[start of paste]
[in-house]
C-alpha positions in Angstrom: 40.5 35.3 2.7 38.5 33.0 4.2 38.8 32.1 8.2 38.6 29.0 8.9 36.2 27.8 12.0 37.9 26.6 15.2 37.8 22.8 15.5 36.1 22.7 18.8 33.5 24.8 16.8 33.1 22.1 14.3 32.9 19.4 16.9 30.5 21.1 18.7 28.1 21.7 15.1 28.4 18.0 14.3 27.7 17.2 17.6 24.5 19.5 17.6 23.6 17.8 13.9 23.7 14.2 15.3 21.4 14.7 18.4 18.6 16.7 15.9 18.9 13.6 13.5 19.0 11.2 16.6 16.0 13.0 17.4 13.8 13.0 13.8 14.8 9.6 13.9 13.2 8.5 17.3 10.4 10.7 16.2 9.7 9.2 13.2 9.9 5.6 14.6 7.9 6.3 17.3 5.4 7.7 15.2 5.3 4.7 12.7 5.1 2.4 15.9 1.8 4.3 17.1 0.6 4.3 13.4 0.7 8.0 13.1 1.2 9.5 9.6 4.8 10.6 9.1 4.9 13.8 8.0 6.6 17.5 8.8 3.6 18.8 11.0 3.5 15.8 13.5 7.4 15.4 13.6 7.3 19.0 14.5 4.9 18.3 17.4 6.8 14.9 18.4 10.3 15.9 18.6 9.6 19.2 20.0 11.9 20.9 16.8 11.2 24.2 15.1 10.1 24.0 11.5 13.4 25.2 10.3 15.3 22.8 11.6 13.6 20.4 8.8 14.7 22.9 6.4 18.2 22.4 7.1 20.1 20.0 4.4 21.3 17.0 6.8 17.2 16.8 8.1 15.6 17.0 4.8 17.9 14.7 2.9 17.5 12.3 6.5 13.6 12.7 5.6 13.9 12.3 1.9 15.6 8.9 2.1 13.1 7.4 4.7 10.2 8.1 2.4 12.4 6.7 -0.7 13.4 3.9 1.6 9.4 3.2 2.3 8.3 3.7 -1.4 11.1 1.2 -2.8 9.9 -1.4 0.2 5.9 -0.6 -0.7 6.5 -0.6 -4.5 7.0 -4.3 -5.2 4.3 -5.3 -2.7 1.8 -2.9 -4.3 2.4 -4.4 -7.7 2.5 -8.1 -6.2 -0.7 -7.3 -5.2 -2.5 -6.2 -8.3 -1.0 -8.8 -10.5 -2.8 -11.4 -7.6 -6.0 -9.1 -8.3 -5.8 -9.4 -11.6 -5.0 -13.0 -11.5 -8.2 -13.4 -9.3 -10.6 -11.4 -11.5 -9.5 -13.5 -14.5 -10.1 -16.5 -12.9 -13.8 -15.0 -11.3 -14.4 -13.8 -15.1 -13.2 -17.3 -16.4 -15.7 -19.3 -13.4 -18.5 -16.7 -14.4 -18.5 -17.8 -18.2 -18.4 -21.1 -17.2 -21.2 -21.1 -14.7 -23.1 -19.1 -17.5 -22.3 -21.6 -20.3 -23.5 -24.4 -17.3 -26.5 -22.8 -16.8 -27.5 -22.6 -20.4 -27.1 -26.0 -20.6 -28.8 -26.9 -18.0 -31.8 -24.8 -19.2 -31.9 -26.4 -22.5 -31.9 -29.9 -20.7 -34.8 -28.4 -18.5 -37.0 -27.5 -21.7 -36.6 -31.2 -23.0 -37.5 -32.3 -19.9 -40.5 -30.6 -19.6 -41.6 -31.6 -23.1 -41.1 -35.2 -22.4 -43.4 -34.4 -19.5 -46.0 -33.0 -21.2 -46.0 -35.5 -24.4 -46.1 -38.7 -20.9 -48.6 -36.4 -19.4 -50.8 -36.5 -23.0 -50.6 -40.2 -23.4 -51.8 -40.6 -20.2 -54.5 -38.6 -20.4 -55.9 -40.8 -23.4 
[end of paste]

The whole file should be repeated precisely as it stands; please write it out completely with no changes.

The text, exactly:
[in-house]
C-alpha positions in Angstrom: 40.5 35.3 2.7 38.5 33.0 4.2 38.8 32.1 8.2 38.6 29.0 8.9 36.2 27.8 12.0 37.9 26.6 15.2 37.8 22.8 15.5 36.1 22.7 18.8 33.5 24.8 16.8 33.1 22.1 14.3 32.9 19.4 16.9 30.5 21.1 18.7 28.1 21.7 15.1 28.4 18.0 14.3 27.7 17.2 17.6 24.5 19.5 17.6 23.6 17.8 13.9 23.7 14.2 15.3 21.4 14.7 18.4 18.6 16.7 15.9 18.9 13.6 13.5 19.0 11.2 16.6 16.0 13.0 17.4 13.8 13.0 13.8 14.8 9.6 13.9 13.2 8.5 17.3 10.4 10.7 16.2 9.7 9.2 13.2 9.9 5.6 14.6 7.9 6.3 17.3 5.4 7.7 15.2 5.3 4.7 12.7 5.1 2.4 15.9 1.8 4.3 17.1 0.6 4.3 13.4 0.7 8.0 13.1 1.2 9.5 9.6 4.8 10.6 9.1 4.9 13.8 8.0 6.6 17.5 8.8 3.6 18.8 11.0 3.5 15.8 13.5 7.4 15.4 13.6 7.3 19.0 14.5 4.9 18.3 17.4 6.8 14.9 18.4 10.3 15.9 18.6 9.6 19.2 20.0 11.9 20.9 16.8 11.2 24.2 15.1 10.1 24.0 11.5 13.4 25.2 10.3 15.3 22.8 11.6 13.6 20.4 8.8 14.7 22.9 6.4 18.2 22.4 7.1 20.1 20.0 4.4 21.3 17.0 6.8 17.2 16.8 8.1 15.6 17.0 4.8 17.9 14.7 2.9 17.5 12.3 6.5 13.6 12.7 5.6 13.9 12.3 1.9 15.6 8.9 2.1 13.1 7.4 4.7 10.2 8.1 2.4 12.4 6.7 -0.7 13.4 3.9 1.6 9.4 3.2 2.3 8.3 3.7 -1.4 11.1 1.2 -2.8 9.9 -1.4 0.2 5.9 -0.6 -0.7 6.5 -0.6 -4.5 7.0 -4.3 -5.2 4.3 -5.3 -2.7 1.8 -2.9 -4.3 2.4 -4.4 -7.7 2.5 -8.1 -6.2 -0.7 -7.3 -5.2 -2.5 -6.2 -8.3 -1.0 -8.8 -10.5 -2.8 -11.4 -7.6 -6.0 -9.1 -8.3 -5.8 -9.4 -11.6 -5.0 -13.0 -11.5 -8.2 -13.4 -9.3 -10.6 -11.4 -11.5 -9.5 -13.5 -14.5 -10.1 -16.5 -12.9 -13.8 -15.0 -11.3 -14.4 -13.8 -15.1 -13.2 -17.3 -16.4 -15.7 -19.3 -13.4 -18.5 -16.7 -14.4 -18.5 -17.8 -18.2 -18.4 -21.1 -17.2 -21.2 -21.1 -14.7 -23.1 -19.1 -17.5 -22.3 -21.6 -20.3 -23.5 -24.4 -17.3 -26.5 -22.8 -16.8 -27.5 -22.6 -20.4 -27.1 -26.0 -20.6 -28.8 -26.9 -18.0 -31.8 -24.8 -19.2 -31.9 -26.4 -22.5 -31.9 -29.9 -20.7 -34.8 -28.4 -18.5 -37.0 -27.5 -21.7 -36.6 -31.2 -23.0 -37.5 -32.3 -19.9 -40.5 -30.6 -19.6 -41.6 -31.6 -23.1 -41.1 -35.2 -22.4 -43.4 -34.4 -19.5 -46.0 -33.0 -21.2 -46.0 -35.5 -24.4 -46.1 -38.7 -20.9 -48.6 -36.4 -19.4 -50.8 -36.5 -23.0 -50.6 -40.2 -23.4 -51.8 -40.6 -20.2 -54.5 -38.6 -20.4 -55.9 -40.8 -23.4 